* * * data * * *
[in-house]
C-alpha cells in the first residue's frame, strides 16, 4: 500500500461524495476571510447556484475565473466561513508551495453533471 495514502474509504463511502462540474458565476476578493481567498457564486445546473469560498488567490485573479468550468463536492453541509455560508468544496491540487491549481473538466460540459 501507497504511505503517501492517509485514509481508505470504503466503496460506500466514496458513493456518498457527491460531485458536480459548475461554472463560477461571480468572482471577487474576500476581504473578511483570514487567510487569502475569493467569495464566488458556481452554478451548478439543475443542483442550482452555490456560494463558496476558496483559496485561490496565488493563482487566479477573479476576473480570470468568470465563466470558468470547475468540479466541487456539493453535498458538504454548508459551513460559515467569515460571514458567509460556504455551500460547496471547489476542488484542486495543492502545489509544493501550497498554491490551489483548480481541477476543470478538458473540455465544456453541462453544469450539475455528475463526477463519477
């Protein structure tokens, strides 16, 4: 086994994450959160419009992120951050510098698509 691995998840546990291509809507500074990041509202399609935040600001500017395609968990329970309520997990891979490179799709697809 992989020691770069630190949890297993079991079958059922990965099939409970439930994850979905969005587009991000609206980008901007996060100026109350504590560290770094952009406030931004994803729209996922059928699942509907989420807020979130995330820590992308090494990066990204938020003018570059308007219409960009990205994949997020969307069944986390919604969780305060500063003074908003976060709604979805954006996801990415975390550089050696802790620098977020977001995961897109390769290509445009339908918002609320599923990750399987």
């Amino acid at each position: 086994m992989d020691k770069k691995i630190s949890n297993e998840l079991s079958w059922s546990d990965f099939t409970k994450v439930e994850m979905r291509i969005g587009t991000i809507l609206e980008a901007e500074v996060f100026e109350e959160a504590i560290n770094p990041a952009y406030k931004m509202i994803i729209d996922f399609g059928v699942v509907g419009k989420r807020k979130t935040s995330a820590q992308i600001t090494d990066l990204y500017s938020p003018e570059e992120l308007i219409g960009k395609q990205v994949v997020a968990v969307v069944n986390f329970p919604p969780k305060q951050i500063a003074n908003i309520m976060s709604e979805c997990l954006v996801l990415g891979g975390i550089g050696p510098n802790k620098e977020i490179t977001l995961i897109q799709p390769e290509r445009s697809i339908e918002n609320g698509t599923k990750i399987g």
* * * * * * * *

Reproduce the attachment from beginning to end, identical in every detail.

[in-house]
C-alpha cells in the first residue's frame, strides 16, 4: 500500500461524495476571510447556484475565473466561513508551495453533471 495514502474509504463511502462540474458565476476578493481567498457564486445546473469560498488567490485573479468550468463536492453541509455560508468544496491540487491549481473538466460540459 501507497504511505503517501492517509485514509481508505470504503466503496460506500466514496458513493456518498457527491460531485458536480459548475461554472463560477461571480468572482471577487474576500476581504473578511483570514487567510487569502475569493467569495464566488458556481452554478451548478439543475443542483442550482452555490456560494463558496476558496483559496485561490496565488493563482487566479477573479476576473480570470468568470465563466470558468470547475468540479466541487456539493453535498458538504454548508459551513460559515467569515460571514458567509460556504455551500460547496471547489476542488484542486495543492502545489509544493501550497498554491490551489483548480481541477476543470478538458473540455465544456453541462453544469450539475455528475463526477463519477
């Protein structure tokens, strides 16, 4: 086994994450959160419009992120951050510098698509 691995998840546990291509809507500074990041509202399609935040600001500017395609968990329970309520997990891979490179799709697809 992989020691770069630190949890297993079991079958059922990965099939409970439930994850979905969005587009991000609206980008901007996060100026109350504590560290770094952009406030931004994803729209996922059928699942509907989420807020979130995330820590992308090494990066990204938020003018570059308007219409960009990205994949997020969307069944986390919604969780305060500063003074908003976060709604979805954006996801990415975390550089050696802790620098977020977001995961897109390769290509445009339908918002609320599923990750399987």
């Amino acid at each position: 086994m992989d020691k770069k691995i630190s949890n297993e998840l079991s079958w059922s546990d990965f099939t409970k994450v439930e994850m979905r291509i969005g587009t991000i809507l609206e980008a901007e500074v996060f100026e109350e959160a504590i560290n770094p990041a952009y406030k931004m509202i994803i729209d996922f399609g059928v699942v509907g419009k989420r807020k979130t935040s995330a820590q992308i600001t090494d990066l990204y500017s938020p003018e570059e992120l308007i219409g960009k395609q990205v994949v997020a968990v969307v069944n986390f329970p919604p969780k305060q951050i500063a003074n908003i309520m976060s709604e979805c997990l954006v996801l990415g891979g975390i550089g050696p510098n802790k620098e977020i490179t977001l995961i897109q799709p390769e290509r445009s697809i339908e918002n609320g698509t599923k990750i399987g």